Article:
|2||*||Optical Characteristics Of A Light Focusing Fiber Guide And Its Applications ; Uchida et al.; IEEE Jour. Of Quantum Electronics, vol. QE6, No. 10, Oct. 1970, pp. 606 612.|
|Citing Patent||Filing date||Publication date||Applicant||Title|
|US4647162 *||Dec 7, 1984||Mar 3, 1987||Societe Nationale Industrielle Et Aerospatiale||Apparatus for illuminating liquid in a container for control purposes|
|US4833623 *||Jul 21, 1987||May 23, 1989||Burlington Industries, Inc.||Orifice plate inspection apparatus and method|
|US4858768 *||Aug 4, 1986||Aug 22, 1989||The Coca-Cola Company||Method for discrimination between contaminated and uncontaminated containers|
|US4998824 *||Jun 8, 1989||Mar 12, 1991||International Integrated Systems, Inc.||System of fluid inspection and/or identification|
|US5002397 *||Oct 16, 1989||Mar 26, 1991||International Integrated Systems, Inc.||System of fluid inspection and/or identification|
|US5067616 *||May 15, 1989||Nov 26, 1991||The Coca-Cola Company||Methods of discriminating between contaminated and uncontaminated containers|
|US5073708 *||Sep 7, 1990||Dec 17, 1991||Shibuya Kogyo Co., Ltd.||Apparatus for inspecting the presence of foreign matters|
|US5365343 *||Jul 23, 1993||Nov 15, 1994||Knapp Julius Z||Light flux determination of particle contamination|
|US5405014 *||Jan 19, 1993||Apr 11, 1995||Gunther Krieg||Method and device for the detection and identification of harmful substances in beverage bottles in filling lines|
|US6346982 *||Feb 28, 2000||Feb 12, 2002||Kabushiki Kaisha Yutaka||Device for examining flat workpieces|
|US6781689 *||Oct 30, 2001||Aug 24, 2004||Rieckerman (Japan) Ltd.||Continuous inspection apparatus|
|US8107720 *||May 18, 2009||Jan 31, 2012||Youngtek Electronics Corporation||Detection system for detecting appearances of many electronic elements and methods of using the same|
|US20020054287 *||Oct 30, 2001||May 9, 2002||Shigehisa Chiba||Continuous inspection apparatus|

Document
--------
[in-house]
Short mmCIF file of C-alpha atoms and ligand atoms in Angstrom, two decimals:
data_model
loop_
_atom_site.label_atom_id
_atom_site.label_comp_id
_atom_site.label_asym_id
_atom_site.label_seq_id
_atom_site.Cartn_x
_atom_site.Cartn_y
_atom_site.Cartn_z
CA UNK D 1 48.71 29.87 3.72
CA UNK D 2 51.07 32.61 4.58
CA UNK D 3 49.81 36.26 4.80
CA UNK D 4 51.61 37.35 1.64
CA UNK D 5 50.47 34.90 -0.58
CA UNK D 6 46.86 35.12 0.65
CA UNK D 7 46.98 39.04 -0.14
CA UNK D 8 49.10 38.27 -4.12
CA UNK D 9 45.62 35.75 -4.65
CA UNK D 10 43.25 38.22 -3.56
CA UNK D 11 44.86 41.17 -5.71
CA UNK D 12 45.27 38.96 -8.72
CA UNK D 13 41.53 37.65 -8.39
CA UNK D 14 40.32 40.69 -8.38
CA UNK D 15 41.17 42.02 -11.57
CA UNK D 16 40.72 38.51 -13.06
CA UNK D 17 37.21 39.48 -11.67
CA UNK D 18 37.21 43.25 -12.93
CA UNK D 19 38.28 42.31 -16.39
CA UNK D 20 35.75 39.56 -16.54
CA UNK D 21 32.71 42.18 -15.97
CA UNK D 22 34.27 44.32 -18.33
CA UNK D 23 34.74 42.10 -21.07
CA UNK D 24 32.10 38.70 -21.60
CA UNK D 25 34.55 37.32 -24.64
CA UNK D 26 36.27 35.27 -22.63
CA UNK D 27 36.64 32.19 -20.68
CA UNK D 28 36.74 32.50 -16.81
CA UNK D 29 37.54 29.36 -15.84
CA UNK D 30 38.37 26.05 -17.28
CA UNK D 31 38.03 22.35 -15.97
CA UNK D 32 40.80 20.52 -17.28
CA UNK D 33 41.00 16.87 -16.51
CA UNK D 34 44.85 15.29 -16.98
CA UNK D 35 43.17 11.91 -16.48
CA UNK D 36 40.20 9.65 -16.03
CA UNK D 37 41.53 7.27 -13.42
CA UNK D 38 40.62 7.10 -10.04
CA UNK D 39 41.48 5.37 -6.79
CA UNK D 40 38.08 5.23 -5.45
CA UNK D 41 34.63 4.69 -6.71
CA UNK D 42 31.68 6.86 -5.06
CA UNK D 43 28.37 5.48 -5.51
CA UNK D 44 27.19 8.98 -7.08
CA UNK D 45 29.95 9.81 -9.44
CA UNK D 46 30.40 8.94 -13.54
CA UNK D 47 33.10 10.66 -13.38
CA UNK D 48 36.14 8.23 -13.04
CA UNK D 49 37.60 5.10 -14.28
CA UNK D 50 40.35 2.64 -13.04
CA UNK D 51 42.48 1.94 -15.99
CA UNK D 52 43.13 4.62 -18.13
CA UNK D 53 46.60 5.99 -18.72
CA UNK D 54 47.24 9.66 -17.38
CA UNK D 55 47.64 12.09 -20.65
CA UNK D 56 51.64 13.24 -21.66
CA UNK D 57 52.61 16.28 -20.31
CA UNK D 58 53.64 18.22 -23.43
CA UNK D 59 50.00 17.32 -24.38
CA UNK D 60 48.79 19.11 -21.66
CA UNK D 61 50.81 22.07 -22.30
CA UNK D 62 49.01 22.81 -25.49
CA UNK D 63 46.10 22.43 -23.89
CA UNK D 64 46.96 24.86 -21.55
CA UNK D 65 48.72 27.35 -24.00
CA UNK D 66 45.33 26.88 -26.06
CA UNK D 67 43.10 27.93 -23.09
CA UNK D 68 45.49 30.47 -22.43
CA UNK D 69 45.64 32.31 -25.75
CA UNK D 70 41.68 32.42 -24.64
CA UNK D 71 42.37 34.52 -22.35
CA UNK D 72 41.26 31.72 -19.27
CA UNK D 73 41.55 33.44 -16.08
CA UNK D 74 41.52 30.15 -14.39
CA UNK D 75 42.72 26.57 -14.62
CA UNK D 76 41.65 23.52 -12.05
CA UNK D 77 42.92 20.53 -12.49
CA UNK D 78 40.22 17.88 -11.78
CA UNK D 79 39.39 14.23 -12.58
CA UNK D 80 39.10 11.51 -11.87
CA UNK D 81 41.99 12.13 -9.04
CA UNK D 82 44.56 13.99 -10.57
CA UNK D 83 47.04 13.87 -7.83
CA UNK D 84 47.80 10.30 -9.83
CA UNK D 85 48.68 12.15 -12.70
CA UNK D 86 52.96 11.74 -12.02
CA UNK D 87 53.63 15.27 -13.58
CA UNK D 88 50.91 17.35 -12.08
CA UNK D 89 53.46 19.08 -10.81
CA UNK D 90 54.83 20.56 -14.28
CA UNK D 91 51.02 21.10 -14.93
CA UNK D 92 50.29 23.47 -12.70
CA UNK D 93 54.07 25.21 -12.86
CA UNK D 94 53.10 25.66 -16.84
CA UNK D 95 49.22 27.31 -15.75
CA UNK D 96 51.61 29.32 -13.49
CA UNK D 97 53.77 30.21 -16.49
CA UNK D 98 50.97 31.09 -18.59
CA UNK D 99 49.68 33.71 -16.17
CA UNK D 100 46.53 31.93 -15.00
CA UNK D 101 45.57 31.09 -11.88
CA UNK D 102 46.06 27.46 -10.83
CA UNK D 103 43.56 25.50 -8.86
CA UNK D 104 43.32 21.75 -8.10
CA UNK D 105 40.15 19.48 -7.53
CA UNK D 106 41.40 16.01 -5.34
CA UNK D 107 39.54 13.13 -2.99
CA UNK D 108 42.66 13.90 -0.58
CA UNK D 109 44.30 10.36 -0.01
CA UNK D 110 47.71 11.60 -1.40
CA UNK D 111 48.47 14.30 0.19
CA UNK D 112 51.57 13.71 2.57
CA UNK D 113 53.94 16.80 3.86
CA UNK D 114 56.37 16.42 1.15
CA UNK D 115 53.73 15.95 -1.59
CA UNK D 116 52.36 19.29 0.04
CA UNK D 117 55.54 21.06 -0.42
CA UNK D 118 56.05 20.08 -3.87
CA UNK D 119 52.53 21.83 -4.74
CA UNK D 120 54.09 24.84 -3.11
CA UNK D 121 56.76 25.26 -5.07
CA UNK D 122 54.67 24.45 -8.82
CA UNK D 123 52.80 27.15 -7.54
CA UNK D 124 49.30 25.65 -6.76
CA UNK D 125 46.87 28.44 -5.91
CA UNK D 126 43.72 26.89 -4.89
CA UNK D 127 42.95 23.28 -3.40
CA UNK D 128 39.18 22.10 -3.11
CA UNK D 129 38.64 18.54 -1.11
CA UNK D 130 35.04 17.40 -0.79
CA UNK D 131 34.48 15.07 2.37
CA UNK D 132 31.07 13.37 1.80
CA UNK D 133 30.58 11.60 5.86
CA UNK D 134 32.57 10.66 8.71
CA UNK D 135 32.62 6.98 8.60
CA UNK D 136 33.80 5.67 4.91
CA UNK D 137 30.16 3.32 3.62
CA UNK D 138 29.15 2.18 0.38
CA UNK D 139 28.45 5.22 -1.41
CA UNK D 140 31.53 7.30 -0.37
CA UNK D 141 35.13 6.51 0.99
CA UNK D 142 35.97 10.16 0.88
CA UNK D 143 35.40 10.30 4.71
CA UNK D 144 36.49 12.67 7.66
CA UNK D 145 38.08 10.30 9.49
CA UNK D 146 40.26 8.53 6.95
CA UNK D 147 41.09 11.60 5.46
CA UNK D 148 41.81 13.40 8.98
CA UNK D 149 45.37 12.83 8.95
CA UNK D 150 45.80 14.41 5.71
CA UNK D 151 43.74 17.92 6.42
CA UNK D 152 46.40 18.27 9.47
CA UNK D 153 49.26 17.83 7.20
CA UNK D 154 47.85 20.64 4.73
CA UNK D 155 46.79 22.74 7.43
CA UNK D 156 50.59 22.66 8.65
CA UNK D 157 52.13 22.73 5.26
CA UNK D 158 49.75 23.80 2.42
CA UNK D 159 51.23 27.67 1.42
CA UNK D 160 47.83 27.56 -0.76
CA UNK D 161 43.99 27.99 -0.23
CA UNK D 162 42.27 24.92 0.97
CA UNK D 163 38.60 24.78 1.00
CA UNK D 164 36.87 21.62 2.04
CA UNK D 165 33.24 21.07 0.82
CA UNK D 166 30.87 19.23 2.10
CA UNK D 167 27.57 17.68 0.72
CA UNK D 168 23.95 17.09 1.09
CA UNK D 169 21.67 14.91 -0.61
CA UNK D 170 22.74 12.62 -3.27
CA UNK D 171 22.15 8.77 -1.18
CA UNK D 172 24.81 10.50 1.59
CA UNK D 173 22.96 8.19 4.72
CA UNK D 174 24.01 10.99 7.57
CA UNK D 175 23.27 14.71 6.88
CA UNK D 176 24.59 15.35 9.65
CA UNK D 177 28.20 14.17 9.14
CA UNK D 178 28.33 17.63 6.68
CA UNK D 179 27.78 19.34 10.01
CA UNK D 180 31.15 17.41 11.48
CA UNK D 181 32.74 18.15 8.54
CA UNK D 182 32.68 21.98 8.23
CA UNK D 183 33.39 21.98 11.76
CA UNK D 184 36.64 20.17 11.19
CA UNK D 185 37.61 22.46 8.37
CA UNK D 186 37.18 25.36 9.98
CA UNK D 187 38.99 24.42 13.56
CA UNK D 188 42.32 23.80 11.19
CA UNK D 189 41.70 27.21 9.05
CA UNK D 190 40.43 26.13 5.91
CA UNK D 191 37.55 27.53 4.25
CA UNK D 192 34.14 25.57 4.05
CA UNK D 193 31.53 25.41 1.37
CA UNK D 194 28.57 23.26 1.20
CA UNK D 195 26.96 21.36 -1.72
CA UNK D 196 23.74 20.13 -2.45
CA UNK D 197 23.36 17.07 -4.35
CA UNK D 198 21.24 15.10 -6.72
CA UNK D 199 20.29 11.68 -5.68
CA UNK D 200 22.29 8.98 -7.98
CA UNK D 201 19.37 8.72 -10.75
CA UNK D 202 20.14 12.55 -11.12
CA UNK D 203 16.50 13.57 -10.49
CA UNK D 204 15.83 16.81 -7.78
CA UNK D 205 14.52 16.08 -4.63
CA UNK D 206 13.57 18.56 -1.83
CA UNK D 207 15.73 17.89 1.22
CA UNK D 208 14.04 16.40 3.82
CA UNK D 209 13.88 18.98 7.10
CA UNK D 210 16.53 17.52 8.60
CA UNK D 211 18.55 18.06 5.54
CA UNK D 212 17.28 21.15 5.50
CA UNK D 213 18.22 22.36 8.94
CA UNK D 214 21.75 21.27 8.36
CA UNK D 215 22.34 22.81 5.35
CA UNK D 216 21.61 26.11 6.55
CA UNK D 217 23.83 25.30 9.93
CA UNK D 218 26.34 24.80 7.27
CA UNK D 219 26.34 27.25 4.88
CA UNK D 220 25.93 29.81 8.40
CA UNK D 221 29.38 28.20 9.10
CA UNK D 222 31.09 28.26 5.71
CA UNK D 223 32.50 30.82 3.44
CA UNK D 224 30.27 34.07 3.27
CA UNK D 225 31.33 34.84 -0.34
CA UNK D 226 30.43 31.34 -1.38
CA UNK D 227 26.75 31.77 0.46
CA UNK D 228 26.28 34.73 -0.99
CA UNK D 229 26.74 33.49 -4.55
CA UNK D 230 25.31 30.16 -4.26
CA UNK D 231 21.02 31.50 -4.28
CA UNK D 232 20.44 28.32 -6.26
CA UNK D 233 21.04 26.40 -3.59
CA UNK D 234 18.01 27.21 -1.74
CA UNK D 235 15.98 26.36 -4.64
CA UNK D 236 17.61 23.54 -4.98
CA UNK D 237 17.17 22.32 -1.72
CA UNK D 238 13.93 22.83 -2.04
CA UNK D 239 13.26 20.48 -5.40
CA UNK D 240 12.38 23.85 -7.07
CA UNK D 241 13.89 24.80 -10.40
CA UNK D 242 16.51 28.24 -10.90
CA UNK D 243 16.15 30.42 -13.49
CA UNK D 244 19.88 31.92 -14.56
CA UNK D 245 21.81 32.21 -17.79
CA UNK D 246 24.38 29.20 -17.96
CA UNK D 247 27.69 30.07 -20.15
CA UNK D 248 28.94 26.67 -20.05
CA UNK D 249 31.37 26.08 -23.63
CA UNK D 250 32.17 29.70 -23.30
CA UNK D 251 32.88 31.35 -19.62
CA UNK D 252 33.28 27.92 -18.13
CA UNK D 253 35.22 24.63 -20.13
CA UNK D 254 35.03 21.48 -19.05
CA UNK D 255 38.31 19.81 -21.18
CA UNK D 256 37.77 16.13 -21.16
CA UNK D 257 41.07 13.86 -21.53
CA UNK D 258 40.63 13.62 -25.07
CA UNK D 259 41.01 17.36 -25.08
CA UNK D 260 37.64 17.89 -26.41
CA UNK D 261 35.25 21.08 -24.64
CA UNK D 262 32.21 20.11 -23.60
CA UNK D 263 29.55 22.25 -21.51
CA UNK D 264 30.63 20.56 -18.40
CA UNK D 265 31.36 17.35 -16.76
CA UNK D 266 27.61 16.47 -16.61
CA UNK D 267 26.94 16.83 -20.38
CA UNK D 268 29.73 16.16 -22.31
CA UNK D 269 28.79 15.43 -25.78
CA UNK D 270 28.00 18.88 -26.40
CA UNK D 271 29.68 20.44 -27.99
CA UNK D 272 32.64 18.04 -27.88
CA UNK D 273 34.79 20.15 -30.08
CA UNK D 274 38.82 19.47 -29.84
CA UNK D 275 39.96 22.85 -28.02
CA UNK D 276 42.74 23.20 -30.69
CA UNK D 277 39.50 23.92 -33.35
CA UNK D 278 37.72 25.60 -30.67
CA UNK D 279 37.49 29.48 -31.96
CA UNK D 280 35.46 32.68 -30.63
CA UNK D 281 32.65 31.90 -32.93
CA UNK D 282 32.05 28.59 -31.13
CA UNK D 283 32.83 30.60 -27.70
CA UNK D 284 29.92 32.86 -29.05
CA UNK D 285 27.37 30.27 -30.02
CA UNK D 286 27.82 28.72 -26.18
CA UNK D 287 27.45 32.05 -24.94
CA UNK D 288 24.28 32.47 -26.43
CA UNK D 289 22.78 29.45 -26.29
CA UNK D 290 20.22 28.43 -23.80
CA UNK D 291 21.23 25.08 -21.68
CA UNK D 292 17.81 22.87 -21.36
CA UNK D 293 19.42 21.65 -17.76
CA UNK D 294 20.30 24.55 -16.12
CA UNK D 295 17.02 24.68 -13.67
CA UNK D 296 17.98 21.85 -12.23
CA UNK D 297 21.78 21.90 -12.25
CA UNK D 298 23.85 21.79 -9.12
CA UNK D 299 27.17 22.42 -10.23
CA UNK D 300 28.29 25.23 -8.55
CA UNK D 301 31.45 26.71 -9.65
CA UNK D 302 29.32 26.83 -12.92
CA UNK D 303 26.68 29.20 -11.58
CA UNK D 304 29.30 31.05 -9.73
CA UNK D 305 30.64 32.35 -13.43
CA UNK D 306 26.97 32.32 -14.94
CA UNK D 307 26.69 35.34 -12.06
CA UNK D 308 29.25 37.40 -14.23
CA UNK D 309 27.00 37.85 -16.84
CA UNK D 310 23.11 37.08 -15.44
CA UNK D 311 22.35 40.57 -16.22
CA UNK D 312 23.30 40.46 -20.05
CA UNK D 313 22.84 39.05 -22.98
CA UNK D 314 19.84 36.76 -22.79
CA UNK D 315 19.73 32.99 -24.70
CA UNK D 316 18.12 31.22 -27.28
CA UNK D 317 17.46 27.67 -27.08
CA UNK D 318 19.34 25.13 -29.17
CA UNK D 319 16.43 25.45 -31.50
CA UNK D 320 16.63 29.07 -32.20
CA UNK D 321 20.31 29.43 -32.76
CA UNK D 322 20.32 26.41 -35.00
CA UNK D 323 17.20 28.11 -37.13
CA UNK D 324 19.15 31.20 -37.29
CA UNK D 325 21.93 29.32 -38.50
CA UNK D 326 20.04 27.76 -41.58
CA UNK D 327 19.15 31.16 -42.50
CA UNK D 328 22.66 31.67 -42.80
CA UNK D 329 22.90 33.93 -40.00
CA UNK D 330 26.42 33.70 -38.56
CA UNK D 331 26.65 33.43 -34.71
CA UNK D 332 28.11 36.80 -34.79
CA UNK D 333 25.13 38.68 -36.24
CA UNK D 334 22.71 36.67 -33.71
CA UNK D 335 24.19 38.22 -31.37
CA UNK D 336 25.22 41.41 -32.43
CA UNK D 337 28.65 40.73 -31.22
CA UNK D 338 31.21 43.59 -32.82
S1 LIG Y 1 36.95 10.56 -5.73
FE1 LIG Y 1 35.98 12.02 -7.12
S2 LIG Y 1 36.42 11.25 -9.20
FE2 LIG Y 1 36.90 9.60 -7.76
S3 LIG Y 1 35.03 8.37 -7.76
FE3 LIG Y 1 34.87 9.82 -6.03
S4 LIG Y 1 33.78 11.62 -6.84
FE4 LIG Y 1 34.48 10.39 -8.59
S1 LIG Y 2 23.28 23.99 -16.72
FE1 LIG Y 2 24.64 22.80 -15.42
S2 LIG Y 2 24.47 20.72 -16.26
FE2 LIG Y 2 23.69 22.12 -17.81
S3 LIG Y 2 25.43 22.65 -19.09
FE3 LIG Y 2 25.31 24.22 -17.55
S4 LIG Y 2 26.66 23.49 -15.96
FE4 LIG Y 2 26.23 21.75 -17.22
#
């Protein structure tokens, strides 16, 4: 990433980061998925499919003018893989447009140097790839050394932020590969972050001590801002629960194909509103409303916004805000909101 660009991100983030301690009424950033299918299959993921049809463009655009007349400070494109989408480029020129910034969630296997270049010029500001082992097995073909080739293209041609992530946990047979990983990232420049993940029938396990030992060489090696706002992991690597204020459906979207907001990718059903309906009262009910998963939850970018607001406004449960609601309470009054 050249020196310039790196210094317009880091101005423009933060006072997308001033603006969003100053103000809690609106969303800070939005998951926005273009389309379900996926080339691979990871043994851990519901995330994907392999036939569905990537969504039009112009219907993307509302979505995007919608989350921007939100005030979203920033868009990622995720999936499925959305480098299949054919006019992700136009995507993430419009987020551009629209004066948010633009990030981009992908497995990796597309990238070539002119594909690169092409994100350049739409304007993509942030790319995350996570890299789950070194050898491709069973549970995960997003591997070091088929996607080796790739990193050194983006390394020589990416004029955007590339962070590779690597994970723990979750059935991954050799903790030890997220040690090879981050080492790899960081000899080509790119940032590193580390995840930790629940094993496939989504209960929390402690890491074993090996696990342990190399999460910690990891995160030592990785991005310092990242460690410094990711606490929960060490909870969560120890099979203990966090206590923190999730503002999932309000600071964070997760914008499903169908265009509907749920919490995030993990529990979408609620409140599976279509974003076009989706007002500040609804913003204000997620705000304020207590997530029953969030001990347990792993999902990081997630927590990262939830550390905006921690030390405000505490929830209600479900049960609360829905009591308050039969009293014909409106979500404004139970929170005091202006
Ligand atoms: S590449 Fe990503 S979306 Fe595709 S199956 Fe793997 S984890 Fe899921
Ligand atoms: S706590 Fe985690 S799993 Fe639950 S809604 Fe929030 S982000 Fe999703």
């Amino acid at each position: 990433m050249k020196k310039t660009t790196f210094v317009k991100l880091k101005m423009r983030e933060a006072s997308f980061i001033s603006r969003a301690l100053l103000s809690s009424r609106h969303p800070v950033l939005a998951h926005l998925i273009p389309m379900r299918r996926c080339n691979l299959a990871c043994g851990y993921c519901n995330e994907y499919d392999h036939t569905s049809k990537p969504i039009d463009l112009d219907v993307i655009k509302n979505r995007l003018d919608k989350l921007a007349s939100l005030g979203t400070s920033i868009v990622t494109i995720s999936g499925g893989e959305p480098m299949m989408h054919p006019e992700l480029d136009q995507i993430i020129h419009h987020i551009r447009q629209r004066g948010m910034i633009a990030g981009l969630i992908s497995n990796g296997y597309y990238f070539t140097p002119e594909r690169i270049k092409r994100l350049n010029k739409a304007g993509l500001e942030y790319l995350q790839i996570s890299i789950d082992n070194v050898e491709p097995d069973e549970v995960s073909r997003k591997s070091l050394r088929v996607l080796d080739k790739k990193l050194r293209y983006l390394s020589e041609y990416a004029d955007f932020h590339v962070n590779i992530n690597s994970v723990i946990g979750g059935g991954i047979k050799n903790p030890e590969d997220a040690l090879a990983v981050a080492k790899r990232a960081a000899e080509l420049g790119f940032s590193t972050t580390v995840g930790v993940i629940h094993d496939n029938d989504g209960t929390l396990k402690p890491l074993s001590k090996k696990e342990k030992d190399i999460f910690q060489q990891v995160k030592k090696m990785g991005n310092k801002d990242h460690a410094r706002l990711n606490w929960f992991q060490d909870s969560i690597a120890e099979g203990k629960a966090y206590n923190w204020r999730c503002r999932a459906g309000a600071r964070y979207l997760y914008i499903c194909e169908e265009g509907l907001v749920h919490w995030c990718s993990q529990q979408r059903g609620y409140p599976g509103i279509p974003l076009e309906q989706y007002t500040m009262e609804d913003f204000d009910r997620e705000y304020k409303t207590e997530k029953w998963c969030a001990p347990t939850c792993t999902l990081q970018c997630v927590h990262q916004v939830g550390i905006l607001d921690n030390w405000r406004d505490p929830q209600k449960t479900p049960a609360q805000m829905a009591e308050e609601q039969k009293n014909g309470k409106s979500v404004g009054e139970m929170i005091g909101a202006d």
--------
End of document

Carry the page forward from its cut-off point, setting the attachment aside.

|US20100290664 *||May 18, 2009||Nov 18, 2010||Bily Wang||Detection system for detecting appearances of many electronic elements and methods of using the same|
|US20110233410 *||Mar 22, 2011||Sep 29, 2011||Krones Ag||Apparatus and method of testing filled containers for foreign bodies|
|EP0555646A2 *||Jan 14, 1993||Aug 18, 1993||Krieg, Gunther, Prof.Dr.Ing.||Method and device for detecting and identifying injurious substances in beverage bottles in a filling line|
|EP0555646A3 *||Jan 14, 1993||May 18, 1994||Krieg Gunther||Method and device for detecting and identifying injurious substances in beverage bottles in a filling line|
|EP0655621A1 *||Nov 25, 1994||May 31, 1995||Gunther Prof.Dr.Ing. Krieg||Method and apparatus for differentiating between product-specific contents, as well as between contaminations due to foreign substances, in reusable beverage bottles|
|WO2003016885A1||Jul 25, 2002||Feb 27, 2003||Krones Ag||Method and device for inspecting filled, closed bottles, in particular in the lateral wall area near the base|
|U.S. Classification||356/427, 356/239.6|
|International Classification||G01N21/90, G01N33/00|
|Cooperative Classification||G01N2033/0081, G01N21/9027|
|Mar 2, 1982||AS||Assignment|
Owner name: EISAI CO. LTD., NO. 6-10, KOISHIKAWA 4-CHOME, BUNK
Free format text: ASSIGNMENT OF ASSIGNORS INTEREST.;ASSIGNOR:TAKAHASHI, TOSHIO;REEL/FRAME:003982/0436
Effective date: 19820219
|Jun 20, 1988||FPAY||Fee payment|
Year of fee payment: 4
|Jun 22, 1992||FPAY||Fee payment|
Year of fee payment: 8
|Jun 24, 1996||FPAY||Fee payment|
Year of fee payment: 12